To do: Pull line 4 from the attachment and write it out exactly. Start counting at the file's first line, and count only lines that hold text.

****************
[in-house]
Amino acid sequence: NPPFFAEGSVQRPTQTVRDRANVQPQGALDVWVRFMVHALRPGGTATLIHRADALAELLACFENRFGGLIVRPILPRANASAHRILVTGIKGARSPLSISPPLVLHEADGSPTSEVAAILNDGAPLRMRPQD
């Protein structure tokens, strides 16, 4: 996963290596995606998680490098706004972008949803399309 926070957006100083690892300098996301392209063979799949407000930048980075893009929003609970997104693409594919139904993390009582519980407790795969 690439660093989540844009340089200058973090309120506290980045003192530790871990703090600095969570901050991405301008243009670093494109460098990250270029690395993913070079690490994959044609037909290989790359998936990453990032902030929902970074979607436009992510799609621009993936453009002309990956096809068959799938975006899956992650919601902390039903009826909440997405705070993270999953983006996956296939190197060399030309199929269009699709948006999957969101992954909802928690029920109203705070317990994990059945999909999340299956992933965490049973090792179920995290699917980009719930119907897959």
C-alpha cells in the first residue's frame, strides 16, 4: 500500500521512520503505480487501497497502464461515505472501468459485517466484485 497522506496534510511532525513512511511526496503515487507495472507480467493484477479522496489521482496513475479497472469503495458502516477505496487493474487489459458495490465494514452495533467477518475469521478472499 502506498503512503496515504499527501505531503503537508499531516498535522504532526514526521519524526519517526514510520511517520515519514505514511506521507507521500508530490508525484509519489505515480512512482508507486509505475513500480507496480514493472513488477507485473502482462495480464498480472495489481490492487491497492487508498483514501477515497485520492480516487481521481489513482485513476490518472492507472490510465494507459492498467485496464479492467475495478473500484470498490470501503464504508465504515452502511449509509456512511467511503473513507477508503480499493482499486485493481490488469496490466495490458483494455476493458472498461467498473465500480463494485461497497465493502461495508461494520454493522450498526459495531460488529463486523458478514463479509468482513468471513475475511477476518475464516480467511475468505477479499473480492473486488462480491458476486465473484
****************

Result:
C-alpha cells in the first residue's frame, strides 16, 4: 500500500521512520503505480487501497497502464461515505472501468459485517466484485 497522506496534510511532525513512511511526496503515487507495472507480467493484477479522496489521482496513475479497472469503495458502516477505496487493474487489459458495490465494514452495533467477518475469521478472499 502506498503512503496515504499527501505531503503537508499531516498535522504532526514526521519524526519517526514510520511517520515519514505514511506521507507521500508530490508525484509519489505515480512512482508507486509505475513500480507496480514493472513488477507485473502482462495480464498480472495489481490492487491497492487508498483514501477515497485520492480516487481521481489513482485513476490518472492507472490510465494507459492498467485496464479492467475495478473500484470498490470501503464504508465504515452502511449509509456512511467511503473513507477508503480499493482499486485493481490488469496490466495490458483494455476493458472498461467498473465500480463494485461497497465493502461495508461494520454493522450498526459495531460488529463486523458478514463479509468482513468471513475475511477476518475464516480467511475468505477479499473480492473486488462480491458476486465473484